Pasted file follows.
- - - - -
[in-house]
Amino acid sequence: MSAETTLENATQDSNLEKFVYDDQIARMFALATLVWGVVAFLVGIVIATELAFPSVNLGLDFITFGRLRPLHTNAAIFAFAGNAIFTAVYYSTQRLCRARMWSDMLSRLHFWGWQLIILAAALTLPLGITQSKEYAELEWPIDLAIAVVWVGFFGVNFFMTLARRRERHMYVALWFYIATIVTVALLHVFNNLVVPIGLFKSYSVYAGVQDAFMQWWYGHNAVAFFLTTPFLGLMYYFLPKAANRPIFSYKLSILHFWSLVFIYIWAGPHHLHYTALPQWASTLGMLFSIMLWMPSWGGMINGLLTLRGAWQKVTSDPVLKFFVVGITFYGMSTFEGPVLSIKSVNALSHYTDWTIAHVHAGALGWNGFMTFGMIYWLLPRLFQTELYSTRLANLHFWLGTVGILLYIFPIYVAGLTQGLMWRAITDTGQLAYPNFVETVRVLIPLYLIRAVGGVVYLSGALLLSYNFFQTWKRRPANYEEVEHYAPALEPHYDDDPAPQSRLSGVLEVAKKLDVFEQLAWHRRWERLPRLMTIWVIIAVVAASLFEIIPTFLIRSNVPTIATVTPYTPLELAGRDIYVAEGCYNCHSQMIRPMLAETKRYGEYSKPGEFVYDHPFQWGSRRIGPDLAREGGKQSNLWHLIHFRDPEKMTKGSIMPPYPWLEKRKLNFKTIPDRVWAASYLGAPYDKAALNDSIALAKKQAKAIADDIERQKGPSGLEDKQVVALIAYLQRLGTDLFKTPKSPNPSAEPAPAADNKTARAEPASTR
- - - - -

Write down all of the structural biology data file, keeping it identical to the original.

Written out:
[in-house]
Amino acid sequence: MSAETTLENATQDSNLEKFVYDDQIARMFALATLVWGVVAFLVGIVIATELAFPSVNLGLDFITFGRLRPLHTNAAIFAFAGNAIFTAVYYSTQRLCRARMWSDMLSRLHFWGWQLIILAAALTLPLGITQSKEYAELEWPIDLAIAVVWVGFFGVNFFMTLARRRERHMYVALWFYIATIVTVALLHVFNNLVVPIGLFKSYSVYAGVQDAFMQWWYGHNAVAFFLTTPFLGLMYYFLPKAANRPIFSYKLSILHFWSLVFIYIWAGPHHLHYTALPQWASTLGMLFSIMLWMPSWGGMINGLLTLRGAWQKVTSDPVLKFFVVGITFYGMSTFEGPVLSIKSVNALSHYTDWTIAHVHAGALGWNGFMTFGMIYWLLPRLFQTELYSTRLANLHFWLGTVGILLYIFPIYVAGLTQGLMWRAITDTGQLAYPNFVETVRVLIPLYLIRAVGGVVYLSGALLLSYNFFQTWKRRPANYEEVEHYAPALEPHYDDDPAPQSRLSGVLEVAKKLDVFEQLAWHRRWERLPRLMTIWVIIAVVAASLFEIIPTFLIRSNVPTIATVTPYTPLELAGRDIYVAEGCYNCHSQMIRPMLAETKRYGEYSKPGEFVYDHPFQWGSRRIGPDLAREGGKQSNLWHLIHFRDPEKMTKGSIMPPYPWLEKRKLNFKTIPDRVWAASYLGAPYDKAALNDSIALAKKQAKAIADDIERQKGPSGLEDKQVVALIAYLQRLGTDLFKTPKSPNPSAEPAPAADNKTARAEPASTR